One of the best passito wines from Italy: sweet, with a lot of personality

If you like passito wines, Recioto della Valpolicella should be next on your list. This is really one of the great Italian sweet wines, made with love and respect for tradition.

One thing that I can’t stand when visiting a winery with friends is that everyone buys passito, only because it’s sweet! Sure, sweet stuff is great (even babies learn that from their mothers’ milk), but sometimes wineries just add sugar to the wine, essentially cheating the customer. We need to distinguish between good passito and bad passito, to respect those who produce it with dedication, and Recioto is definitely one of the best examples.

Let me explain first. Passito is the generic name for Italian straw wines. To produce straw wines, the grapes go through a process of withering. Basically, they are dried to concentrate their juice. This process, which happens either in the vineyard or in special, well-ventilated rooms, leads to a higher sugar concentration and creates distinctive flavors. The final result is a sweet wine, high in alcohol.

Italian passito wines, including Recioto

Credit: Sofia Di Palma

Recioto della Valpolicella

Recioto della Valpolicella is a passito DOCG (Italian wine designations explained here) made in the Italian region of Veneto, specifically in the heart of Valpolicella. Not to be confused with Recioto di Soave, which is another passito from Veneto, but white and very different. Yes, lots of different straw wines in Italy…

The name has a curious meaning. “Recioto” comes from recia, which means “ear” in the local dialect. This is because, in the past, the only parts of the cluster of grapes subjected to withering were the top and the sides, which were more exposed to sunlight. These parts were called the ears, or recie.

To make Recioto, the grape clusters are left to wither in special wooden crates or frames for 100-200 days. This is done in well-ventilated rooms to prevent undesired mold from forming. Around January-February, after a careful selection, grapes are brought to fermentation. At some point, the winemaker interrupts the process in order to preserve its sweet taste. Then the wine is often refined in barrels of variable size.

Valpolicella, the birthplace of Recioto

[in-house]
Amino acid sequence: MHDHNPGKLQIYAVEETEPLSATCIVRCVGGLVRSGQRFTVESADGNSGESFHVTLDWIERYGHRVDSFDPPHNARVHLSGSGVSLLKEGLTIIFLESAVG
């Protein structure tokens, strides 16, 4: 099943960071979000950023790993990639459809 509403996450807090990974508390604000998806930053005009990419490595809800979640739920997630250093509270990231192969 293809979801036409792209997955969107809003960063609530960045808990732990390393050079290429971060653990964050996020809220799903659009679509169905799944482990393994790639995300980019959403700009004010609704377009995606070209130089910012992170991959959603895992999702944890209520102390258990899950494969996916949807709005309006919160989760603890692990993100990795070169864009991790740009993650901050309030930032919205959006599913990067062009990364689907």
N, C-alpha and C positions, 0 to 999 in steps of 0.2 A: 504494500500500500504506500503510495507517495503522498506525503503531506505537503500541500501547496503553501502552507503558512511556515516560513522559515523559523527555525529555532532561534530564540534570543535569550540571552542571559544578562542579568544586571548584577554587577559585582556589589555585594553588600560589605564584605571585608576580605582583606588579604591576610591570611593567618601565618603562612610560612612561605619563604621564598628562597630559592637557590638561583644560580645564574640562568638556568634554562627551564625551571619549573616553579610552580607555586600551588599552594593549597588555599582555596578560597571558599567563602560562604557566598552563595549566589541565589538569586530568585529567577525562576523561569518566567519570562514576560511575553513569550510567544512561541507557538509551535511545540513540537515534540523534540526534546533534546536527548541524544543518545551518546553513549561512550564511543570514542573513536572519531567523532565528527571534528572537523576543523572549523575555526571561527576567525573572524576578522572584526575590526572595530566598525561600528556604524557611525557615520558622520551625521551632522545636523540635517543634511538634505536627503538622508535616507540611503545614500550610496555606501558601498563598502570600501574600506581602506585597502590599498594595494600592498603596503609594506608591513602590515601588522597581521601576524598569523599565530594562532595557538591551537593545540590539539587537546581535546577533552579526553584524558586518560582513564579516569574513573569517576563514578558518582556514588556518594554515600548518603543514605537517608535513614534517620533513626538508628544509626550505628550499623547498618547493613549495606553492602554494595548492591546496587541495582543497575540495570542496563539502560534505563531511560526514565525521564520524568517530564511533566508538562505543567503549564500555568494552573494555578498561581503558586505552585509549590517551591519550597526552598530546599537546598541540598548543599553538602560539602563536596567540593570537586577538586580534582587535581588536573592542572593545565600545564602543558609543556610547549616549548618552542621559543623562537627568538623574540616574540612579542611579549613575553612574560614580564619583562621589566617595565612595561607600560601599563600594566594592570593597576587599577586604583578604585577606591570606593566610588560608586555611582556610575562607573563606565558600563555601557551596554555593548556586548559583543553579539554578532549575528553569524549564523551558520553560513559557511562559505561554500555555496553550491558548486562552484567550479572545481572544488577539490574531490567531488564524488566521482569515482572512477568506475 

Vineyards in Valpolicella, Veneto (Photo:stefano@torino)

Interestingly, Recioto is considered the father of Amarone. Why is that? Apparently, Amarone was the result of a mistake in the making of Recioto. Instead of interrupting the fermentation process to obtain a sweet wine, some winemaker let it ferment until all the sugar was consumed. The resulting wine was strangely bitter, amaro in Italian, and Amarone was born. If you come across an Amarone from an old vintage, you may still read “Recioto Amarone della Valpolicella” on the label.

Recioto is made from three native grape varieties of Veneto: Corvina Veronese, Corvinone, and Rondinella. It’s an extraordinary passito, with a full-bodied enveloping taste and a deep ruby red color. The nose has a strong hint of berries, especially cherries, but also of aromatic herbs. On the palate, it’s explosive, with just the right amount of sweetness, balanced by a good acidity, and very persistent, almost chewable.

Recioto grapes

Grapes used to make Recioto (Photo: Tommasi Family, under CC License)

You call it drinking, we call it “meditating”

Recioto, like good passito wines, does not come cheap. In fact, the price reflects the great work behind this wine. Consider that we’re talking about a “meditation wine” (vino da meditazione, in Italian), i.e. a wine characterized by a long aging period, meant to be sipped little by litte. And like I said, it’s definitely worth the expense!

My suggestion is Recioto Di Garbole, made according to Valpolicella traditions and refined in wood barrels for 18 months. Franco Wine Imports imports and distributes it in California.

The perfect pairing? With chocolate! Recioto and chocolate together create an aromatic burst of flavor. I would especially recommend dark chocolate, to balance the sweetness of the wine. But cakes and cookies work nicely, too. The suggested serving temperature is 53-57 F.

Enjoy your wine!